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Parade (British Girl Group): Parade

Album Notes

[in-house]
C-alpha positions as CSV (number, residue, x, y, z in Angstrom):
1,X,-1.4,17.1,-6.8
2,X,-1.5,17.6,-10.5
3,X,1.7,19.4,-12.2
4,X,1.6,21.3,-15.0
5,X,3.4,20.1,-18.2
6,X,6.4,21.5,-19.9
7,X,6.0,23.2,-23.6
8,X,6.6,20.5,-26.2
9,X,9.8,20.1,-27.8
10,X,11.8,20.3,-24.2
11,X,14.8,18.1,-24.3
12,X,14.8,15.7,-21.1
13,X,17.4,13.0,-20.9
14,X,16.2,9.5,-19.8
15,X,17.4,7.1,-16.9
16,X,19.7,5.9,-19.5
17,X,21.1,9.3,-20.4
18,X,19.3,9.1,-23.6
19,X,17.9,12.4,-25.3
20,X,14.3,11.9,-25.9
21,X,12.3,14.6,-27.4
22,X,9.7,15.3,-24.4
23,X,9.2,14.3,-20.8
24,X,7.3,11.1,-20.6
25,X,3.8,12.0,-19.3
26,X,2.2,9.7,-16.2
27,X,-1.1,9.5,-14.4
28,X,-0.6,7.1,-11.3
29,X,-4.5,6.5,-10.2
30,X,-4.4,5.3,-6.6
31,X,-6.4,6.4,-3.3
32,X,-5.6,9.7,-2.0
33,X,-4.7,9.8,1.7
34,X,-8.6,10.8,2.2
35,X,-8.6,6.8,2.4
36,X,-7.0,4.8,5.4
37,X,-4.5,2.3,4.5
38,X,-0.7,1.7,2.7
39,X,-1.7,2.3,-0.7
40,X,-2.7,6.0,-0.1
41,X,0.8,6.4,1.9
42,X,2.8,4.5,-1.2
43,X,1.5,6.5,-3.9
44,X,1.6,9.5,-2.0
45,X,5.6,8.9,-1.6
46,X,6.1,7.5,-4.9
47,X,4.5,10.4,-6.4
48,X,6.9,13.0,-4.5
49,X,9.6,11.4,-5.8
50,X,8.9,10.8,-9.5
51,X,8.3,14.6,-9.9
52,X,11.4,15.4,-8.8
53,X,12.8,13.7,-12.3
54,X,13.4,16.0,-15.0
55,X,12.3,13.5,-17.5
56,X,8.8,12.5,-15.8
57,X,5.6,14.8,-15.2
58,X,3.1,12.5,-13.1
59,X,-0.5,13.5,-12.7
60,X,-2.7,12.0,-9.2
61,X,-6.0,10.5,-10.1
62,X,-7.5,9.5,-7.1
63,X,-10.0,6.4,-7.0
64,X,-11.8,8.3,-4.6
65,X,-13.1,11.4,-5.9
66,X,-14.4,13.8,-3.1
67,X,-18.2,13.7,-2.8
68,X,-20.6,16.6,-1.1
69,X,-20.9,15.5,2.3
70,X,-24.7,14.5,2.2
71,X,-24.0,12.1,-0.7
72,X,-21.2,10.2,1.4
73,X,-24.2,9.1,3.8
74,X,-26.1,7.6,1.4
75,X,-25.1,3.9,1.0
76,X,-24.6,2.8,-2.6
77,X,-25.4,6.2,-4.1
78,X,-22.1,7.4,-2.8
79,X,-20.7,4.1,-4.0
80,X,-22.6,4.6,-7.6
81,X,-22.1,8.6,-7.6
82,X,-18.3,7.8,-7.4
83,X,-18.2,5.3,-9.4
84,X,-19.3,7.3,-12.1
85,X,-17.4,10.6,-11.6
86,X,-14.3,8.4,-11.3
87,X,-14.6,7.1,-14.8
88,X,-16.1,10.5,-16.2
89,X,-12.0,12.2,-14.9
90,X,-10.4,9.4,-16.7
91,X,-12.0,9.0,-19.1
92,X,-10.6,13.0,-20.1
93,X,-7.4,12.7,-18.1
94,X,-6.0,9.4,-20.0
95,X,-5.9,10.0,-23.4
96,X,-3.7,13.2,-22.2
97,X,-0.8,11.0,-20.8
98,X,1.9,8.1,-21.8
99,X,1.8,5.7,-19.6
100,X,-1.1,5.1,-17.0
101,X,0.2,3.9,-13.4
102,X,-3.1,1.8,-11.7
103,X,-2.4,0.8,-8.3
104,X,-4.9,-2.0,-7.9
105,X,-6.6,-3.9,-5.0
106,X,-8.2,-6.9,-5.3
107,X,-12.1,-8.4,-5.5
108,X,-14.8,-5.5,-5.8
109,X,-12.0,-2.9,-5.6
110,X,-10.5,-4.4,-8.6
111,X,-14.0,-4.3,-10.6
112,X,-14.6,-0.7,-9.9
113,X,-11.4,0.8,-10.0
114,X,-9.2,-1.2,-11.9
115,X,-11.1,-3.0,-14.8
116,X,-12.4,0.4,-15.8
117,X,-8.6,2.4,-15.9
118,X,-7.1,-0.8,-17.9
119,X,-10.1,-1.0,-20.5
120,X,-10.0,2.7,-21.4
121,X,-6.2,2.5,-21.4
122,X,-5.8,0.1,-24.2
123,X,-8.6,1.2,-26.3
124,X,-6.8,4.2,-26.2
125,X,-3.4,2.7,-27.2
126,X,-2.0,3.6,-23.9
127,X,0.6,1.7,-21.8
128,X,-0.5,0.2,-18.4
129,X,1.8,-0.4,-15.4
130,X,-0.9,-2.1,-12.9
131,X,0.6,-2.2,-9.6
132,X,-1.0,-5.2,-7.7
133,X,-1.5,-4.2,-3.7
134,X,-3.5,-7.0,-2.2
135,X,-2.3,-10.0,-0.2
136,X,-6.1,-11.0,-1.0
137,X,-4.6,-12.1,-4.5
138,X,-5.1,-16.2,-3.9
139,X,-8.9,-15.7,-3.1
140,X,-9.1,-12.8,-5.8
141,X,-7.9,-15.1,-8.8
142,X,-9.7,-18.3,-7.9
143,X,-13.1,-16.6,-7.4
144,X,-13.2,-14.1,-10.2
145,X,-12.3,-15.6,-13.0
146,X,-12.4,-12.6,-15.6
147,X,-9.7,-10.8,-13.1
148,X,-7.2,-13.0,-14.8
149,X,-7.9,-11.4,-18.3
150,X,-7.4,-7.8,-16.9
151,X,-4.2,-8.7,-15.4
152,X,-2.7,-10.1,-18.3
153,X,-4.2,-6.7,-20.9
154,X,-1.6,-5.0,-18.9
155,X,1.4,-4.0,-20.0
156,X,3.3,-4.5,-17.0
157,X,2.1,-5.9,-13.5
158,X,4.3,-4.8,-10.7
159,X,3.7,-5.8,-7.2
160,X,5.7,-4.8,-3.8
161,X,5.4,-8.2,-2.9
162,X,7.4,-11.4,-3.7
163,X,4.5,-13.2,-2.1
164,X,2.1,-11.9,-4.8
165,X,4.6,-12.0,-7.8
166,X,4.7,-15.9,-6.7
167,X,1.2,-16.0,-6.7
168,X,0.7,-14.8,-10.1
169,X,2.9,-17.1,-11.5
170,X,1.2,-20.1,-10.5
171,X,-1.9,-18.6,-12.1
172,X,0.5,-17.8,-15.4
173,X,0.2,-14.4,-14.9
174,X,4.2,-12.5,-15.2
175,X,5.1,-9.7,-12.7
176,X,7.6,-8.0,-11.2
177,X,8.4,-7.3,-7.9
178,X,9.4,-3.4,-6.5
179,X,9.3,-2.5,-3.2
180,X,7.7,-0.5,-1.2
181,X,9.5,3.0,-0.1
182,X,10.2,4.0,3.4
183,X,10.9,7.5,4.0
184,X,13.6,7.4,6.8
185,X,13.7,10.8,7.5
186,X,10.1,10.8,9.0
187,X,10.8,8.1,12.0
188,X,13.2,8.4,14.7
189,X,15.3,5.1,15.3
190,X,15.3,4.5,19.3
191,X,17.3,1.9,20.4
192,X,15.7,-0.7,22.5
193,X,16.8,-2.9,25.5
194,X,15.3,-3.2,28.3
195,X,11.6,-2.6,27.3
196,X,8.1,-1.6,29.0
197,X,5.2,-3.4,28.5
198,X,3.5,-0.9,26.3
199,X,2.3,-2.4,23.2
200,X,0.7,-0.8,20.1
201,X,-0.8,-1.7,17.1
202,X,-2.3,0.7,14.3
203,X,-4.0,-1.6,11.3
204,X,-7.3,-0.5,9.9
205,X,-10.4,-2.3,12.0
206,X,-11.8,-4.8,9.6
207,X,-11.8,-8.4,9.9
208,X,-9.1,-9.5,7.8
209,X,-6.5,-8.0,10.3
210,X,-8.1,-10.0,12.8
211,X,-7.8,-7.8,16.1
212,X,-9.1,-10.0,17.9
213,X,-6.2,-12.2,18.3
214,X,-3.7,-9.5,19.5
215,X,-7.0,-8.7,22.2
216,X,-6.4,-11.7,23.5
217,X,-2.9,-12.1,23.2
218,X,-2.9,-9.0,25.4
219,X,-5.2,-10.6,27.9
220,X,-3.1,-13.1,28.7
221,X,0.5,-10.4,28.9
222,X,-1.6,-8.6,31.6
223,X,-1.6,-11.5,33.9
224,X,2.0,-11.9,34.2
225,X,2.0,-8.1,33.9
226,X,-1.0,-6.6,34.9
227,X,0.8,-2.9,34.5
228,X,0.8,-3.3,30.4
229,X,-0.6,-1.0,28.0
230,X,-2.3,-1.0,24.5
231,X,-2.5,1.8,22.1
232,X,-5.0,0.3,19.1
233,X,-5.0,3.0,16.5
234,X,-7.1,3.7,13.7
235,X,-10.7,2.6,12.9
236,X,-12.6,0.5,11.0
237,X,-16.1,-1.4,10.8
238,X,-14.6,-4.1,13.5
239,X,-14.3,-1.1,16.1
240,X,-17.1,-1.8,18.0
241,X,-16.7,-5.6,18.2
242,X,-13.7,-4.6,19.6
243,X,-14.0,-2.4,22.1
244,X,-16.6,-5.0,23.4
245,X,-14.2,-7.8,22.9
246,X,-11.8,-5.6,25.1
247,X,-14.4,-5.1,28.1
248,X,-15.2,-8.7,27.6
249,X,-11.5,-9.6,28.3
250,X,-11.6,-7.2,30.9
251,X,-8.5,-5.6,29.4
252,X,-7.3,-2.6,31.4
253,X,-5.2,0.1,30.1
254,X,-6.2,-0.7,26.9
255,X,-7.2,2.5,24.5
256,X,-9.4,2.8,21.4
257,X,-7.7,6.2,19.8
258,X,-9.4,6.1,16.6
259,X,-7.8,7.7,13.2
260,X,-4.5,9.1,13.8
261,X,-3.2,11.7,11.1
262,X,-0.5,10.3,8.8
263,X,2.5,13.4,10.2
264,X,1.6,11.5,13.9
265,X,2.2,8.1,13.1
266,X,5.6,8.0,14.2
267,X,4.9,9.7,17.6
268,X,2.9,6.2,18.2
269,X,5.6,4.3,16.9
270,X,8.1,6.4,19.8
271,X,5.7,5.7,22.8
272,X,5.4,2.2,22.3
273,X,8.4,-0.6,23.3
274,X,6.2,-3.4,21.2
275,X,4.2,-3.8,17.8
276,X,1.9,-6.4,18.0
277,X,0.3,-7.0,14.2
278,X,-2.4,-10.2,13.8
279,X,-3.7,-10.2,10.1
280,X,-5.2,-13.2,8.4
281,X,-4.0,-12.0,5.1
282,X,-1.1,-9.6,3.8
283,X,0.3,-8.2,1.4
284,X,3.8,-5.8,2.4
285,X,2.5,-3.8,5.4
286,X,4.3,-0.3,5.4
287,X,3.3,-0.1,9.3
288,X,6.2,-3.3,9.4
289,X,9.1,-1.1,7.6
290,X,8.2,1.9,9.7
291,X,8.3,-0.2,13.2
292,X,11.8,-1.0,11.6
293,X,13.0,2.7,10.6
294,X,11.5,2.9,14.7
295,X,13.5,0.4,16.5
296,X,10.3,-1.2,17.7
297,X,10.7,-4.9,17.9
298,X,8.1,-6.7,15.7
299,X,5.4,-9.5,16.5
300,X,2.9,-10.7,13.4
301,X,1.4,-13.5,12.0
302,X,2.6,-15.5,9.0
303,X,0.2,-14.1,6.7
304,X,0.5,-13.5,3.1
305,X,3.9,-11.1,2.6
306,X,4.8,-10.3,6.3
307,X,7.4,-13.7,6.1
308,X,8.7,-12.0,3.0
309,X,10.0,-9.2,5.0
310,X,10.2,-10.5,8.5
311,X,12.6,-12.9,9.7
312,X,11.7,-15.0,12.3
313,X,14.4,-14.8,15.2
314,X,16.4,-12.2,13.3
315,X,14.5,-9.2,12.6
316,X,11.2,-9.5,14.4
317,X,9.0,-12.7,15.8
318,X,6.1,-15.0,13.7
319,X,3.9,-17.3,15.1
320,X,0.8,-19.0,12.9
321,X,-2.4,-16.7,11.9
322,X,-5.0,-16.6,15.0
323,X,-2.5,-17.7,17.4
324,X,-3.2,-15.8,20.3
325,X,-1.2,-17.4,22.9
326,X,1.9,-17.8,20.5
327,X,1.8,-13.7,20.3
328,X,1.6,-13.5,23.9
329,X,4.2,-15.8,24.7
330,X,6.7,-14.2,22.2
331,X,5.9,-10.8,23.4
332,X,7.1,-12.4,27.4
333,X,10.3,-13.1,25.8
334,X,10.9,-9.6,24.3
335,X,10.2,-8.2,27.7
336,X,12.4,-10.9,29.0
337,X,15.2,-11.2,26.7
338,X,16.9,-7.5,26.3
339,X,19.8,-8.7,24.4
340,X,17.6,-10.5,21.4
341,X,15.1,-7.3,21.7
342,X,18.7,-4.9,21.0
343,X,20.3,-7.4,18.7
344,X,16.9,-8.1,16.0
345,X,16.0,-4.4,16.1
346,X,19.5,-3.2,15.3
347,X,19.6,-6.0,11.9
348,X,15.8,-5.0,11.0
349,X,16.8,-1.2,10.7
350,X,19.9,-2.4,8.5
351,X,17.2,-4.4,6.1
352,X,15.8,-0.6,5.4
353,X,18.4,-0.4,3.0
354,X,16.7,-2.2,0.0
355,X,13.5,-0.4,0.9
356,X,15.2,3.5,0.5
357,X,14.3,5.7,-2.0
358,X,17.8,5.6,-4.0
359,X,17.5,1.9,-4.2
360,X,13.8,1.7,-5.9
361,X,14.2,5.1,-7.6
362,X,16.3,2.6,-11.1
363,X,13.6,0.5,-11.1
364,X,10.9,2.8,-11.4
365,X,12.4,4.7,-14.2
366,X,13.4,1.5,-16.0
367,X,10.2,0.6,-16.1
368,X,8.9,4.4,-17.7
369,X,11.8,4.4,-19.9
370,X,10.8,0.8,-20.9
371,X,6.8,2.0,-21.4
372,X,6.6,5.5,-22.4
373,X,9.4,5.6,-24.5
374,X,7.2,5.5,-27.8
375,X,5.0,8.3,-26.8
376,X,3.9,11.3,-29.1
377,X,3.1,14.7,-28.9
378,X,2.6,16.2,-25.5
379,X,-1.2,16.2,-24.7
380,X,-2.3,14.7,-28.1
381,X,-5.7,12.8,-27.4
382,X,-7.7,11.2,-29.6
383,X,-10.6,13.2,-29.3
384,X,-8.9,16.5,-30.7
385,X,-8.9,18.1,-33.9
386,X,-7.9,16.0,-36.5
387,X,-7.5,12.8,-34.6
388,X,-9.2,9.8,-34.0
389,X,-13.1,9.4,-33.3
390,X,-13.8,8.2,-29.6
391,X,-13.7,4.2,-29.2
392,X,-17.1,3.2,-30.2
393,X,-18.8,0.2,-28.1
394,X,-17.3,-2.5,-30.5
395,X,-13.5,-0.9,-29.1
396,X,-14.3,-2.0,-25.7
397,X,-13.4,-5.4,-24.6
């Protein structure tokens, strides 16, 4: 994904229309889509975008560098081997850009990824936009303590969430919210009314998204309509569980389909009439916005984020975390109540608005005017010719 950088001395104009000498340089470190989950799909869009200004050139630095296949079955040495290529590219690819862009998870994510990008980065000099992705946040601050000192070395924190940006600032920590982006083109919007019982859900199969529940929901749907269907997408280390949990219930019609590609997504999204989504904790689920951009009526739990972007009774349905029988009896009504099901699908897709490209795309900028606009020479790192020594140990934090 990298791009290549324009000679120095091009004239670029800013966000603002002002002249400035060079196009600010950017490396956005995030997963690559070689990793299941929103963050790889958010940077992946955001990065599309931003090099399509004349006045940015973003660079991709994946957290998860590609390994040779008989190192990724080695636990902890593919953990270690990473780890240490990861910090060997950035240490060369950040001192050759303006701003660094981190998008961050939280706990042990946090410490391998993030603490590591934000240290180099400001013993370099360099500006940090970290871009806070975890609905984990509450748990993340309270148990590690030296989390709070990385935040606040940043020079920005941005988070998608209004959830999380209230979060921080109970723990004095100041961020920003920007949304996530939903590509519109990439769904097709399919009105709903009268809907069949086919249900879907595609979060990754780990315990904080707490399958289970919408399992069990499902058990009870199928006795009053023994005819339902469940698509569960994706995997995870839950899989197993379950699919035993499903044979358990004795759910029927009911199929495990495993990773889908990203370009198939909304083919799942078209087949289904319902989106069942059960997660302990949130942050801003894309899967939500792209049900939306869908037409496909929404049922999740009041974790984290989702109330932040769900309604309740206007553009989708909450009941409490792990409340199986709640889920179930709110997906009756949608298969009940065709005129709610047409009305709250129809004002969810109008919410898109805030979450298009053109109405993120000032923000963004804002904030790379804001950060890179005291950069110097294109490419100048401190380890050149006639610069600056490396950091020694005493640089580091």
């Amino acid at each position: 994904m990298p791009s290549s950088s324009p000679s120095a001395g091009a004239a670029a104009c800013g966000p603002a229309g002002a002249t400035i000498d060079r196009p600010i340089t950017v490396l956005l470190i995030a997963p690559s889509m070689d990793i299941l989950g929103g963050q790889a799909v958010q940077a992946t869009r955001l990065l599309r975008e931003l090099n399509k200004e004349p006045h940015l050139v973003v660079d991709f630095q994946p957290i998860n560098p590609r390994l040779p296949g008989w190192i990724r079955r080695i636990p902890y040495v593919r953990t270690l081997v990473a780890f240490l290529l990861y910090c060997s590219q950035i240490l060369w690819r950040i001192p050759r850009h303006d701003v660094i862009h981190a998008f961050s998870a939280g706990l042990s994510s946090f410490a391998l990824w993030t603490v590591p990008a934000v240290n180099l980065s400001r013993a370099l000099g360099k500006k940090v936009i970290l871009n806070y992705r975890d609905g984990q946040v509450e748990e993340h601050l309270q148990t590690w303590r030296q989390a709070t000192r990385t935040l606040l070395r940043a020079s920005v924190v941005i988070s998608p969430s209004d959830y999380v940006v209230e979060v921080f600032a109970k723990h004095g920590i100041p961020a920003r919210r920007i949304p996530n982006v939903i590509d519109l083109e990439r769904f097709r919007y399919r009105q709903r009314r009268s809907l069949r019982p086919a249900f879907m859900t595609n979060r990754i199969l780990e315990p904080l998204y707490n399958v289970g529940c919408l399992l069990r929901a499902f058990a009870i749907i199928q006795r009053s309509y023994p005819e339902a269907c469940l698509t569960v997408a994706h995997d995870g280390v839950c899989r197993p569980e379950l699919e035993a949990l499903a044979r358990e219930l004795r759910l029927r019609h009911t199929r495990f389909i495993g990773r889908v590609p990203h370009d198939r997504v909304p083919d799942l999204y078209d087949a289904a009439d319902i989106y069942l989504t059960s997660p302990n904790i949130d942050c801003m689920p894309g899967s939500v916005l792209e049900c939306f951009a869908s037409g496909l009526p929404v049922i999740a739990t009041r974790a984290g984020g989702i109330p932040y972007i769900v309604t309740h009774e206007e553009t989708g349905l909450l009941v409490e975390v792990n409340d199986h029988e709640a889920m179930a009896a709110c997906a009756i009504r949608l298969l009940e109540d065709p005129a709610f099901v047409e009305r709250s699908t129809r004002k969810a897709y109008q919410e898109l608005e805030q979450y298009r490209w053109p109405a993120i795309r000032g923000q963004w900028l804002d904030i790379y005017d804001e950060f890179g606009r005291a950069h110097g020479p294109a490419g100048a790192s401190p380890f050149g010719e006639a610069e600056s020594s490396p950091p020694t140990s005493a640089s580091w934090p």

Taking advantage of Girls Aloud's self-imposed hiatus, Pussycat Dolls' breakup, and Sugababes' continuous demise, five-piece Parade are at the sassy streetwise end of the plethora of new girl bands lining up to take their place. Having already scored a Top Ten hit and an appearance on a recent Rimmel ad with the playful call-and-response R&B of "Louder," they've made a pretty decent start, but unfortunately, their self-titled debut album is unlikely to sustain its momentum. While its admirable that they've largely ignored the ubiquitous urban-electro direction that it would have been much easier to pursue, Parade have instead opted for a just as passé sound. Indeed, everything about the album screams late '90s/early 2000s, from their over-stylized image on its sleeve, to the middle-eight dance breakdown on "Knock on My Door," to the faceless girl power anthems of "Shoes" and "Perfume," while elsewhere, the watered-down jazz-pop of "Like You," the retro doo wop soul of "Just a Girl," and the glossy nu-synth of "Weatherman" sound like they've been cobbled together from various other artists' leftovers. However, there are a few more encouraging signs littered throughout its 14 tracks, from the tongue-in-cheek lyrics of the guitar-charged "Mr. Right Now" ("You are kind of like an appetizer/No you're kind of like MacGyver"), which showcases a personality that the girls would do well to further play on, to the Crystal Castles-esque synths that dominate the anthemic trance-pop of "Stars," to the swirling techno of closer "Rollercoaster," the latter two of which both prove that they're capable of producing electro-pop without resorting to the usual clichés. But with their more prevalent no-frills brand of R&B-pop more suited to the tidal wave of girl bands that quickly capitalized on the Spice Girls' success, it's hard to shake the feeling that Parade have missed their moment by about a decade. ~ Jon O'Brien


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